I was recently asked why I was against school-vouchers. At the time I couldn't put my thoughts into words that a non-teacher would understand. I thought about it... my explanation is below.
What if you lived in a "failing" state? You wanted to stay in that state BUT you wanted all your taxes to be spent in the state of Florida instead of your state because you like the beach and Disney and oranges.
What if more and more people kept paying taxes but requested the money all be spent in Florida?
You know what happens?
Your state sucks and Florida gets voted best state ever.
Then Florida gets roads covered in Swarovski crystal while your state can't even fill a pot hole. People stop trying to better your state because the money is gone. Florida gets better and better, your state gets worse and worse, and they start filming post apocalyptic documentaries in your state because they are low budget films and your state already looks like it was hit by a Sharknado.
When I discovered empty boxes as tall as me, I did a happy dance and made room for them in the art room. My neighboring STEM teacher was equally as happy about her new tables that were in the boxes... it was a gift that kept on giving.
At first I was unsure of what to use the boxes for. While I waited for inspiration to spark, we used the boxes as a collective gallery space for art works in my classroom. Then, the gallery room boxes traveled the school and were housed in the 7th grade classrooms as a traveling gallery for a few weeks before retuning back to the art room.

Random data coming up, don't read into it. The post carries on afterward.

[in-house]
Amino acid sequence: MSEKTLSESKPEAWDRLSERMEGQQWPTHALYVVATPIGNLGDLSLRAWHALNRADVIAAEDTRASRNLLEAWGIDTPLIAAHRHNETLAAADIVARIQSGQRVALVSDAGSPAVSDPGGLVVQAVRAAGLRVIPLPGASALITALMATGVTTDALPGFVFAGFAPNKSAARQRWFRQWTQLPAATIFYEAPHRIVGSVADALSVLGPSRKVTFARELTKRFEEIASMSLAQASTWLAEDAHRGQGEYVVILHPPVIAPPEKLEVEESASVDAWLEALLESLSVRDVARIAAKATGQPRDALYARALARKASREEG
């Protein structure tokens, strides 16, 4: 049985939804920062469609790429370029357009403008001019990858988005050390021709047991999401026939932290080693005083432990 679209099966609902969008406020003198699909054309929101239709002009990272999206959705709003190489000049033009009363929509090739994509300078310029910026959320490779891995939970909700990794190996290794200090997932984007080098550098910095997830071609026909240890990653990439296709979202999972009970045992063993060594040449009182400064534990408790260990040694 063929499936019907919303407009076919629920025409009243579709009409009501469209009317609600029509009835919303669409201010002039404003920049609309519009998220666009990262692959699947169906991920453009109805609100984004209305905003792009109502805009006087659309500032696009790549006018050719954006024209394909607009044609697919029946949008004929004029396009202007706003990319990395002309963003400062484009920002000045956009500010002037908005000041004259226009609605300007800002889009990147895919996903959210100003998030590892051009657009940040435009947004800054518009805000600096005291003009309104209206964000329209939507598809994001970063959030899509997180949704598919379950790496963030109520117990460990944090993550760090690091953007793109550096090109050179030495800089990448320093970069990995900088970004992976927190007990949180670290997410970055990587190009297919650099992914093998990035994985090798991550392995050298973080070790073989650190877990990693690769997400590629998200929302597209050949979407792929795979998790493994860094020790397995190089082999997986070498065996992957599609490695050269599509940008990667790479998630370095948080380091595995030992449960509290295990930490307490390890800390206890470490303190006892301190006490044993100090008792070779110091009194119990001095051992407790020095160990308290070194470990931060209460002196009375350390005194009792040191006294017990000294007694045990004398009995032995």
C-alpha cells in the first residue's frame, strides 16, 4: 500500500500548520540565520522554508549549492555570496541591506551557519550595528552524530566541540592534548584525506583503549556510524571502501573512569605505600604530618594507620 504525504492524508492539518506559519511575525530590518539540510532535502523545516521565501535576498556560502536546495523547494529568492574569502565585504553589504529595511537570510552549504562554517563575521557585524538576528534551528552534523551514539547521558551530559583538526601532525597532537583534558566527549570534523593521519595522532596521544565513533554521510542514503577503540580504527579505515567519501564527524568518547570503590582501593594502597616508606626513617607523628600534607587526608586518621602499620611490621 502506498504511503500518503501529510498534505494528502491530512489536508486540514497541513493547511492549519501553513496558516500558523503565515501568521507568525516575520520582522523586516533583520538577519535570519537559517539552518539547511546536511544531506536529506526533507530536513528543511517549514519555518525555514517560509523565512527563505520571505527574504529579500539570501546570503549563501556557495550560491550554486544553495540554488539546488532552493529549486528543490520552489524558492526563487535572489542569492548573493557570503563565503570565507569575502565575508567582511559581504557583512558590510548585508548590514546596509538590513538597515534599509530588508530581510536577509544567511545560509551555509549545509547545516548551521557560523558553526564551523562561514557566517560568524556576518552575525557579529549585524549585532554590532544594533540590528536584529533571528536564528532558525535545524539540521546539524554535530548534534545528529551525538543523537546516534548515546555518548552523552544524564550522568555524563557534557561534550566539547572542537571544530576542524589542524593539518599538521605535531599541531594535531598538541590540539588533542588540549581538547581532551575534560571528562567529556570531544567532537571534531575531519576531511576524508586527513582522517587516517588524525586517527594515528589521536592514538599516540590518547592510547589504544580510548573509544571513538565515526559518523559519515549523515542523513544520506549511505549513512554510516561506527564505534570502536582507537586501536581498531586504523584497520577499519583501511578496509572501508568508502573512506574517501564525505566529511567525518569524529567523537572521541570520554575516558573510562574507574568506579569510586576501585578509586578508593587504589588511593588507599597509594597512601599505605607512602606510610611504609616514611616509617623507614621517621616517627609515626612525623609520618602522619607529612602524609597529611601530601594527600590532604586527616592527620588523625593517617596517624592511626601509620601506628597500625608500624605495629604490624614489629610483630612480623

Upon the return of the boxes, I realized that their arrival was a wonderful opportunity for my 8th grade students to work on large scale, mixed-media, recycled pieces.
Each student was to create a layered work of art that had to include the boxes as a base, newspaper, paint, added recycled cardboard pieces, and portraiture.
My 8th graders were intimidated by the size of the boxes. To get their feet wet we held a contest to see who could fill the inside of the box with torn newspaper pieces using correct care and craftsmanship first. The contest loosened them up, helped them to think on a larger scale, and raised the level of enthusiasm for the project.
We worked on thumbnail sketches to think of the creative process we would need to follow in order to create a finished piece. Students were asked to write their steps down so they could think critically about the projects before they went any further with their work. Small groups met to give students the opportunity to explain their steps and get ideas for any changes that needed to be made.
After students came up with their plan of action they very eagerly got started. I demonstrated tinting the gesso, hot glue safety, proper use of the X-acto knife, and how to enlarge drawings on the projector. Students worked at their own pace for the rest of the project.
Taking it further:
When the projects were completed we had a 2 hour pop-up art show in the media center and invited the 8th grade teachers and administration to come and view the work. A selection of mixed-media recycled portraits were sent in the the Junk Yard Wars recycled art show put on by Jamie Richardson and her students at Cooper Middle School.